For the past seven years or so, Donald Trump has dominated our politics, our news, our conversations with random people at the checkout counter, and often our thoughts. It’s safe to say that during this time we’ve gotten to know the man a little. So I think we can all imagine how furious he must be about the entire political spectrum blaming him for Republicans’ disappointing midterms and anointing his rival Ron DeSantis as the future of the GOP. Though Trump tried to play it cool on Wednesday, claiming that Tuesday night was “A GREAT EVENING” and even an “UNPRECEDENTED SUCCESS,” he couldn’t keep up the façade. By the end of the day, he’d acknowledged on Truth Social that aspects of Election Day were “somewhat disappointing” and lashed out at DeSantis.
Maggie Haberman of the New York Times backed up the general assumption about Trump’s nasty mood with some reporting. On Wednesday, she tweeted that he was “furious” and looking to shift the blame:
On Thursday, she reiterated this point in an article she wrote with Michael C. Bender, adding some new details:
But at his home in Florida, Mr. Trump was privately spreading blame, including to Sean Hannity and the casino mogul Steve Wynn, for his endorsement of Mehmet Oz, the defeated Pennsylvania Senate candidate. He included his wife, Melania, among those he complained had offered poor advice, according to several people familiar with the discussions.
… On Wednesday, Mr. Trump was said to be furious with Mr. Hannity, to whom the former president often turns for political advice, and who was among several people who urged him to endorse Dr. Oz.
On Wednesday, Trump tried to prove he isn’t bothered at all, contrary to the Times’ reporting, by posting six “truths” complaining about Haberman and Bender, the “enemies and losers” who spoke to them, and the media in general. He kicked off the slow-moving “truth”-storm at 1:44 a.m.:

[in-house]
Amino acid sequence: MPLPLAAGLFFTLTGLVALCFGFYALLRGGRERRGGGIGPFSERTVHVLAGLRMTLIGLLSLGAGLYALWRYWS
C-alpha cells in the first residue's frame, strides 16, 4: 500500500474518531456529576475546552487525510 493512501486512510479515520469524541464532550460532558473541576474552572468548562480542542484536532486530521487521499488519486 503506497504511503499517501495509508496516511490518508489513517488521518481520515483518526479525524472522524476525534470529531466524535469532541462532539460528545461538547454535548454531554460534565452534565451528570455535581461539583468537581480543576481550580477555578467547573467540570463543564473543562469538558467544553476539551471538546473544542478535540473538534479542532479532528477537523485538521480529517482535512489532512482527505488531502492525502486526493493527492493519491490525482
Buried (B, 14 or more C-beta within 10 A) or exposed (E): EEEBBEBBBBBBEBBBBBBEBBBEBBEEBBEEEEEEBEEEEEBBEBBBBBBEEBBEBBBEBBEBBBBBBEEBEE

Later in the morning he (attempted to) attack Haberman by name and said Pennsylvania Senate-race loser Mehmet Oz is a “wonderful guy” who lost because he didn’t deny the fact that Joe Biden won the 2020 election:
Trump went on to explain that you can trust him when he says “I was not at all ANGRY” because he’s a “Stable Genius.” (This is a callback to a 2019 press conference in which Trump declared himself an “extremely stable genius,” then tried to prove his point by calling on aides one by one, making them provide testimony about how calm he was in a recent meeting with Nancy Pelosi.)
Then Trump dropped this startling statement:
The phrase “I’d like to apologize” has almost never been uttered by Trump in public — with the notable exception of this hostage video he posted on Facebook in response to the Access Hollywood tape.
Prior to his Twitter ban, Trump tweeted the words “apology” and “apologize” 139 times, according to the Trump Twitter Archive, but it was almost always in the context of demanding that other people tell him they’re sorry.
Of course, on further inspection, Trump isn’t really telling his beloved wife and cherished Fox News host that he’s sorry; it’s a faux apology to attack his enemies for their alleged lies. (Truth Social is also a bad venue for a Melania apology, since she barely uses the site.)
They say it takes a big man to admit when he’s wrong, but maybe it takes an even bigger man to insist he wasn’t wrong at all, point the finger at everyone but himself, and repeatedly shout “NO, I’M NOT ANGRY!” into the social-media void.
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